These bits of Texas history reminds me of California which almost became a Philippine territory (one of the subjects of my first book soon to be published in United States).

Two places which impressed during my roaming around here with family were the big State Capitol in Austin, the capital of Texas, and its vast verdant lawn with grass and tall trees, some of them old, teeming with monuments and mementos of the historical past of the state like the Heroes of Alamo and a small version of the collosal Statue of Liberty, a symbol of hope and freedom in New York. Austin’s mini version is an attraction at the back of the Capitol near the Capitol underground extension which is almost invisible as it is camouflaged with planters, among others. We learned that a statue of the Goddess of Liberty was once on the dome of the Capitol itself.

At the Capitol, we met George W. Bush,  US President from 2001 to 2009 and Texas Governor from 1995 to 2000. Of course, not him personally but his official painting  displayed among the governors and leaders of Texas.

Yes, we also saw the legendary David Crockett, and the marble busts of Sam Houston and others at the groundfloor entrance rotunda of the Capitol.

By itself, the Texas State Capitol is an impressive and historic edifice cum museum with treasured paintings, photographs and sculpture, among others, in the city of Austin which is the seat of the American state of Texas. The stately four-storey capitol with a taller dome houses the offices and chambers of Texas State Senate and State House of Representatives and that of the governor of Texas.

According to records, the State Capitol is the sixth tallest State Capitol in the United States and is taller than the US Capitol in Washington D.C. Unlike the DC Capitol which is white or cream, the Texas Capitol is said to be granite pink.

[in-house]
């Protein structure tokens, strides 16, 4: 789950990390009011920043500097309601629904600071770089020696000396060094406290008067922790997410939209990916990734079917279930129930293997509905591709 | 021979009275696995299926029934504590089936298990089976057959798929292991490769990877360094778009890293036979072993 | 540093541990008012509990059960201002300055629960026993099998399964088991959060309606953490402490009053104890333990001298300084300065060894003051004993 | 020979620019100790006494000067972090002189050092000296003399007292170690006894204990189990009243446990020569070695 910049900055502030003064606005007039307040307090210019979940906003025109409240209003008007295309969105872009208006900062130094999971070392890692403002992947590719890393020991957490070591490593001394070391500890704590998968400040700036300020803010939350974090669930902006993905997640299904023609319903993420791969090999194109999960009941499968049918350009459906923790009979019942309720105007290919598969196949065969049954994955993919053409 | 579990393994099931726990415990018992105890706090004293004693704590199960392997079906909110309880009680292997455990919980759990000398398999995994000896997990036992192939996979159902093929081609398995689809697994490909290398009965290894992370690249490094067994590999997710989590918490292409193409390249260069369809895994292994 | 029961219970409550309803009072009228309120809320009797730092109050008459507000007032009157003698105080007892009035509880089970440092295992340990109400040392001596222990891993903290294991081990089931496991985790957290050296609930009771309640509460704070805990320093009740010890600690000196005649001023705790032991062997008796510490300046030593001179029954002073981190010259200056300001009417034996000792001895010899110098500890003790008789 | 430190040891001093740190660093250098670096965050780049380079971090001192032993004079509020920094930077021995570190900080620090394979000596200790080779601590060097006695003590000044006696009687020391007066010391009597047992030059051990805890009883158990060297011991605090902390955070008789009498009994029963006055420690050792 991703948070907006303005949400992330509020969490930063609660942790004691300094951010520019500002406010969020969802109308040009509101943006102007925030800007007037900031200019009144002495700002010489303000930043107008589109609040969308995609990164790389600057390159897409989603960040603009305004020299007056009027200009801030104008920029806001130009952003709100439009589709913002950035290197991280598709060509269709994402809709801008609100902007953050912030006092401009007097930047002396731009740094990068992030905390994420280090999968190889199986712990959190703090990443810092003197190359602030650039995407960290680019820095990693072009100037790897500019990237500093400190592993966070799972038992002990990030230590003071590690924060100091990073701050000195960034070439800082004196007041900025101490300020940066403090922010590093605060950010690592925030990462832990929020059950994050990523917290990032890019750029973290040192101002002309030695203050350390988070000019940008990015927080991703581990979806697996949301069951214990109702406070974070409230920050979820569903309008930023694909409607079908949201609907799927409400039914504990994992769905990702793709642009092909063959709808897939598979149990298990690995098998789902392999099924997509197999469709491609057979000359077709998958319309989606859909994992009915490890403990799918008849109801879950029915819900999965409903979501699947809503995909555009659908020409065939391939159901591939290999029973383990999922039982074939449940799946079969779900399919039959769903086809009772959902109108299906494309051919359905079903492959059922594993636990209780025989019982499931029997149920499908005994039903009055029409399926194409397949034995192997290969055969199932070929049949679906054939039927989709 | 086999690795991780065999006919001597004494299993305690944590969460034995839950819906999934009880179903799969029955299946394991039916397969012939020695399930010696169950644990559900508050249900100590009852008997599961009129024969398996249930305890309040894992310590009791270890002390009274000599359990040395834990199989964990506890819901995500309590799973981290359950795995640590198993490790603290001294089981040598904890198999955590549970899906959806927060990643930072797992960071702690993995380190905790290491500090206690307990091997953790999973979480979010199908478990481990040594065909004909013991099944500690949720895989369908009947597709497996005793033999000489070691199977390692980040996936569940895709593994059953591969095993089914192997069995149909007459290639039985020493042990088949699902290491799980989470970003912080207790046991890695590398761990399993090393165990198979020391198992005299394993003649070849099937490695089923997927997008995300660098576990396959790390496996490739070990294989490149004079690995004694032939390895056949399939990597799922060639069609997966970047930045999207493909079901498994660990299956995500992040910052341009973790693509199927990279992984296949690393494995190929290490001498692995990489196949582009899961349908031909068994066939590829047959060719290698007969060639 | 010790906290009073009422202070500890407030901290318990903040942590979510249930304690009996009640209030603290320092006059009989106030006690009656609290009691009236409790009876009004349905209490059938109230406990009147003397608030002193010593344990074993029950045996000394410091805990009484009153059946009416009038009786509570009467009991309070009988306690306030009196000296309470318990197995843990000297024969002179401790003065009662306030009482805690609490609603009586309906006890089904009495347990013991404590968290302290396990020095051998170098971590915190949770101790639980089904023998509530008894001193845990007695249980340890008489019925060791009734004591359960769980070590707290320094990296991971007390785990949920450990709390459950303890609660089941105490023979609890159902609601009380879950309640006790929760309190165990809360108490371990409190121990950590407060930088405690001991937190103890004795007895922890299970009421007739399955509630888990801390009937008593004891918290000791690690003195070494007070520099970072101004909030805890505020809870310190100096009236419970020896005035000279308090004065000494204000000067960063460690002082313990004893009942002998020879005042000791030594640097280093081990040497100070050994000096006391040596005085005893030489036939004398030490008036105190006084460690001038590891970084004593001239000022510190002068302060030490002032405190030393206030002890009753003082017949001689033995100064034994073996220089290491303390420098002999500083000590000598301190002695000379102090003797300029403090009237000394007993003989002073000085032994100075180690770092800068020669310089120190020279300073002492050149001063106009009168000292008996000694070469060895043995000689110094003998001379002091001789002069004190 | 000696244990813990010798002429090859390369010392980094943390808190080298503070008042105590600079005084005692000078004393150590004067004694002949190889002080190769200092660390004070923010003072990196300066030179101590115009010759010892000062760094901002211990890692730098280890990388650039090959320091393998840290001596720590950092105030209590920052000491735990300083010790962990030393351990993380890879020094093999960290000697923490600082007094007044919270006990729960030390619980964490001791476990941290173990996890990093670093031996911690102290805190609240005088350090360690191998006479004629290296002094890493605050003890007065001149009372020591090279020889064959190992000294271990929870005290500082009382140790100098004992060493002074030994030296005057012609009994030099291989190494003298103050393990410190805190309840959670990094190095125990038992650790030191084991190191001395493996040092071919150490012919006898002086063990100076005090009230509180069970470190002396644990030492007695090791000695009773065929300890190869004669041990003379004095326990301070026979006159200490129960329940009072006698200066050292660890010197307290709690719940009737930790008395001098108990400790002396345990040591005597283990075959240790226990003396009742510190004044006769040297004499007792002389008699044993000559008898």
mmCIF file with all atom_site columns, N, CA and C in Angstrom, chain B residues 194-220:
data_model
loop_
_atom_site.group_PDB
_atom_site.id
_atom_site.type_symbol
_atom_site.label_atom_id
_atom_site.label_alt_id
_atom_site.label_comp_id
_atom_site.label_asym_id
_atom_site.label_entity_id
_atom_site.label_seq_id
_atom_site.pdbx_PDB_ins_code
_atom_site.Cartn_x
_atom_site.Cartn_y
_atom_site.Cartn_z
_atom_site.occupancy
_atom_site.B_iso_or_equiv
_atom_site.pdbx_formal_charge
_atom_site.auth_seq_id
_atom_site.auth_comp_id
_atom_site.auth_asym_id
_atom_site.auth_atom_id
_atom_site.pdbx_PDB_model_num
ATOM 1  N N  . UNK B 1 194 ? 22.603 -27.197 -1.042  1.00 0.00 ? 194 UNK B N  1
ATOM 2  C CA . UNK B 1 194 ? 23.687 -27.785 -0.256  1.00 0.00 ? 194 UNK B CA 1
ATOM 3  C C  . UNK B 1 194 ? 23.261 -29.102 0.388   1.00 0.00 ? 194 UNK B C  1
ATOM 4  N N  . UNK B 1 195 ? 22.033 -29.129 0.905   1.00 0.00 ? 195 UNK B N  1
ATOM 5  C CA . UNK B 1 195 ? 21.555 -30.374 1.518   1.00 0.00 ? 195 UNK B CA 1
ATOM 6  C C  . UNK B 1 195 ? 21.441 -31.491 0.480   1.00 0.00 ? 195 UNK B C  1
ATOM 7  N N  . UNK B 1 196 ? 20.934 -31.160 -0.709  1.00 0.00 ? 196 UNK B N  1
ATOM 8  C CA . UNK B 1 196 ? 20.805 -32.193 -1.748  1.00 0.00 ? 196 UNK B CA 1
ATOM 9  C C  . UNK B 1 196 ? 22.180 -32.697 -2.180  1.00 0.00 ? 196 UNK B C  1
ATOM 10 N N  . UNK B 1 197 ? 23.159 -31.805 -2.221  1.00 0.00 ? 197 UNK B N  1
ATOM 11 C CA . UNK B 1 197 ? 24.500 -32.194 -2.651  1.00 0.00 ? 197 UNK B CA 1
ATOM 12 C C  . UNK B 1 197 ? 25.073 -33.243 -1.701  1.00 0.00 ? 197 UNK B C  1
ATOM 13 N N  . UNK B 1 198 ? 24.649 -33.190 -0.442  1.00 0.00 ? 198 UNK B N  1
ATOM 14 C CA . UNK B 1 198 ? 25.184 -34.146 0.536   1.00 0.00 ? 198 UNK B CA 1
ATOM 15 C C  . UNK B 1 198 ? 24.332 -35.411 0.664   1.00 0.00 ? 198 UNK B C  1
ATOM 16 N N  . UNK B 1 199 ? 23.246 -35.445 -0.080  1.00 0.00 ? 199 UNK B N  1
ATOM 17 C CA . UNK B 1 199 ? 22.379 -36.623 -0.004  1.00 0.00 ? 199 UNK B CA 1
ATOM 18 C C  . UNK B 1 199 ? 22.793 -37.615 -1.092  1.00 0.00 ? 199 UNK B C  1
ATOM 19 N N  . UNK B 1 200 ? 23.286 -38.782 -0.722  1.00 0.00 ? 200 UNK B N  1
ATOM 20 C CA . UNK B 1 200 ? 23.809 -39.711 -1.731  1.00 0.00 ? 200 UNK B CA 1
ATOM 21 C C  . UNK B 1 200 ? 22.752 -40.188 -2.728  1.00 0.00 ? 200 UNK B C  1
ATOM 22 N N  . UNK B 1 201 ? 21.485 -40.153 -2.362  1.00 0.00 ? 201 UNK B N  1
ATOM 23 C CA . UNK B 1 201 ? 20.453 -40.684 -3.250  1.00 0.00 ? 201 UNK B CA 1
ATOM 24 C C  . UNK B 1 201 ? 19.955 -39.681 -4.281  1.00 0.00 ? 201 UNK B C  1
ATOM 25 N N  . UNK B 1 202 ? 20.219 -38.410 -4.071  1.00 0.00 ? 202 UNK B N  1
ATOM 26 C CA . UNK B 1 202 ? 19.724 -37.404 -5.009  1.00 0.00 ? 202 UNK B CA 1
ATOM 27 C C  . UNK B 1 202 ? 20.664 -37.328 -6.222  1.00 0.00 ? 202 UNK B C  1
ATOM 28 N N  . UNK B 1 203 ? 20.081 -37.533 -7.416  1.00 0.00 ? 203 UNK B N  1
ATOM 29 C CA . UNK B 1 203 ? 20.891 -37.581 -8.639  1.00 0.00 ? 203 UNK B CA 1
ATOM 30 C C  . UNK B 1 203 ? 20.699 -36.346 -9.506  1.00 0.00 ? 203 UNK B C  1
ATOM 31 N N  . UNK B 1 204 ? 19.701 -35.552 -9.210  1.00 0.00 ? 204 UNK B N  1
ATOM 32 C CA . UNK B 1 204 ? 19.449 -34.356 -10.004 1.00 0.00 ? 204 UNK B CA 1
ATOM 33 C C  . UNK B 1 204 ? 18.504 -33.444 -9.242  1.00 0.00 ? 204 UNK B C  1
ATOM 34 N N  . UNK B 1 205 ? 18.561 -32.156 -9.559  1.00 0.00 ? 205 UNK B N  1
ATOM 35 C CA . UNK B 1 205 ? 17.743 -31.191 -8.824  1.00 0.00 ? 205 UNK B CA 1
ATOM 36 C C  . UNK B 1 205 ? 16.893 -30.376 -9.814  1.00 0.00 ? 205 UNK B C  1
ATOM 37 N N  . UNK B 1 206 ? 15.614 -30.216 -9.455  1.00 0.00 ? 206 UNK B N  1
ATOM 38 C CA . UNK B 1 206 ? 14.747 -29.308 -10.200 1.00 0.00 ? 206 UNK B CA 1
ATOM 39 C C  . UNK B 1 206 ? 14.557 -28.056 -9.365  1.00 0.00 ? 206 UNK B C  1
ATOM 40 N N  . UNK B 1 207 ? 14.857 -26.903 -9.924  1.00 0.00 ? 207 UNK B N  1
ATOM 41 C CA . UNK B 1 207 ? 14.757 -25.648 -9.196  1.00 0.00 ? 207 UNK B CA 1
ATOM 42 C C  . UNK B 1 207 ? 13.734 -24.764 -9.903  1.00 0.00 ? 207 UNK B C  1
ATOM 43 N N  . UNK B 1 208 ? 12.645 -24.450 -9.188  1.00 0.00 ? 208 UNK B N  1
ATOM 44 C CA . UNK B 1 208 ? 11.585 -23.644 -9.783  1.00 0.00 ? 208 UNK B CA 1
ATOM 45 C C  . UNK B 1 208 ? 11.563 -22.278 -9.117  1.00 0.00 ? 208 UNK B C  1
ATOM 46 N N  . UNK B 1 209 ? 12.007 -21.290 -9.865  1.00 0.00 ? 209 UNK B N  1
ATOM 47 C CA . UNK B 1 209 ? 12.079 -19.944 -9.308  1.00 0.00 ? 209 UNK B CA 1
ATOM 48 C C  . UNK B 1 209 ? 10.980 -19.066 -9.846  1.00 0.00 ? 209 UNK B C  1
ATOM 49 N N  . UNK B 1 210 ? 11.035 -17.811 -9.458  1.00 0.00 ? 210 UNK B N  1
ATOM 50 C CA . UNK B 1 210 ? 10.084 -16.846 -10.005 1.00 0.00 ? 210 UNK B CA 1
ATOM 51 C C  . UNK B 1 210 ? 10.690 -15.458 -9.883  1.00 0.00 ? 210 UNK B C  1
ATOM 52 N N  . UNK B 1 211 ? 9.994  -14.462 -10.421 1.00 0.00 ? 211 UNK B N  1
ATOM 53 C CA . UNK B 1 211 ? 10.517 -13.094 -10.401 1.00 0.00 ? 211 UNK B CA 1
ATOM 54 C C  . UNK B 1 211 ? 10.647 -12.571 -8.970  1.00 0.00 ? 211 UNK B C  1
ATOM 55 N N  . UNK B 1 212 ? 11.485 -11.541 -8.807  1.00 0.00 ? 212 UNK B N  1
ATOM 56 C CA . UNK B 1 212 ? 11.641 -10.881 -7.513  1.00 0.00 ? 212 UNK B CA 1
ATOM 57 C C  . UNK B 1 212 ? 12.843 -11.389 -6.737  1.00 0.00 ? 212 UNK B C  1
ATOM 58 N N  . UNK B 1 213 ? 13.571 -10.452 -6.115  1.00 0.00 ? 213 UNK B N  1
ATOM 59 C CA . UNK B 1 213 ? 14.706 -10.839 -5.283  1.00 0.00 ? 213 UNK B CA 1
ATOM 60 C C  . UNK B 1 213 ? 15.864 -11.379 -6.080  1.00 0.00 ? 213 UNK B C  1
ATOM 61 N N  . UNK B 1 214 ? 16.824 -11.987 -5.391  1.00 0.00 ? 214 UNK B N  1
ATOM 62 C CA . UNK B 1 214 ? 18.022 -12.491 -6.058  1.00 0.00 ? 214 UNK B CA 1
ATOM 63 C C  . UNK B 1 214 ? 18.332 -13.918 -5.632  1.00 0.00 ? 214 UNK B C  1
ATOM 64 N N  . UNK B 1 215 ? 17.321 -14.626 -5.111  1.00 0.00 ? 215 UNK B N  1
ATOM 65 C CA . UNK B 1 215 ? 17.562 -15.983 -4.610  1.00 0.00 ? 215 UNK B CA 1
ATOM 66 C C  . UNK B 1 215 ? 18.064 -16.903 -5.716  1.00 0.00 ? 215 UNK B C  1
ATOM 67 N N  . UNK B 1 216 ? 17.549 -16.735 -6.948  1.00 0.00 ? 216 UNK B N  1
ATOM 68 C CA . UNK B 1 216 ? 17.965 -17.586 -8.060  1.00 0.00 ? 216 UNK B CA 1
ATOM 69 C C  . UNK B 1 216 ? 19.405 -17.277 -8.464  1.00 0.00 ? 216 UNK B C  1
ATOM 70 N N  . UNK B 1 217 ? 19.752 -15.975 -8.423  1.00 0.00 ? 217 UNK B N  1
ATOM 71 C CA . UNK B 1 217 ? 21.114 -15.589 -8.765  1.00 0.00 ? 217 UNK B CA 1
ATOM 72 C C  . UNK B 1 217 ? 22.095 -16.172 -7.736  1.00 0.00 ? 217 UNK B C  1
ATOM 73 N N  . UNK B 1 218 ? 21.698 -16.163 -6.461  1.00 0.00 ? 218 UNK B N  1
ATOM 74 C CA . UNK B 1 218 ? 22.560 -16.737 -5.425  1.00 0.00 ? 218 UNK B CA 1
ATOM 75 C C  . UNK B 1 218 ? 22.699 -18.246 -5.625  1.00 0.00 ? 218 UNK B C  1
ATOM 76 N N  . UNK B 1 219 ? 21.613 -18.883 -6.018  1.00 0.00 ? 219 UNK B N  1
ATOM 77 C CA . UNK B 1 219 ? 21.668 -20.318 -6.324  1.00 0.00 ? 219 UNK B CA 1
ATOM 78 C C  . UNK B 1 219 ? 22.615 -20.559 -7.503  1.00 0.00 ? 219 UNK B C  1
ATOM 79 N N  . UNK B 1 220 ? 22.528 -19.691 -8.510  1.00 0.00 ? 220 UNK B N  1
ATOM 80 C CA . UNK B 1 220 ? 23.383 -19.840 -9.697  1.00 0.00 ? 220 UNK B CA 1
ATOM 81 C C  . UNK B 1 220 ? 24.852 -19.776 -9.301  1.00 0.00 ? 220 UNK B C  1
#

Attracting hundreds of tourists everyday, the Texas State Capitol building is surrounded by 22 acres (8.9 hectares) of well manicured grounds.

On good weather, many people play and picnic in the grounds apart from walking and running. Coming from a long drive in Fredericksburg,  city known for its German heritage, peaches, wineries and elegant shops, we laid blankets for a much needed respite and had our sumptuous snacks there as birds perch on the branches in the green canopy and sing.

Austin, when will I see you again?

Then we visited the Alamo, the historic Spanish mission and fortress and the River Walk, an oasis in San Antonio and touted as one of the top tourist attractions in Texas. If you plan to revive the Pasig River, to give you and our authorities ideas and lessons on how to do it and succeed, visit the the San Antonio River Walk. It is not just a river but an iconic landmark with “vibrant culture, captivating history and endless charm, where unforgettable experiences await around every bend.” A leisurely walk along its banks dotted by old trees, spectacular rainbow-colored flowers and tropical plants, museums, art shops, theaters, hotels and inns, unique coffee shops, bars and restaurants and monuments will give one an impression that everything can blend well for people to enjoy. A 30-minute circuitous yet enjoyable boat ride would further cement one’s love for this very livable river, functuated by history and religious and telltale stories and humor by the boat captain, especially in bends full of anecdotes and the “most dangerous” parts with malls filled with expensive yet memorable items.    

Day and night, thousands of people simply stroll by the banks, ride the cruise or do other activities that the San Antonio River Walk offers and enjoy, my daughter and family and myself included. These speak of the popularity and importance of the River Walk, often described as the soul of the city. It is said that thousands more visit during special events, festivals and shows.

Wow Texas! Dadalas dalasan ko pa sa Dallas o sa Texas, San Antonio and its capital Austin!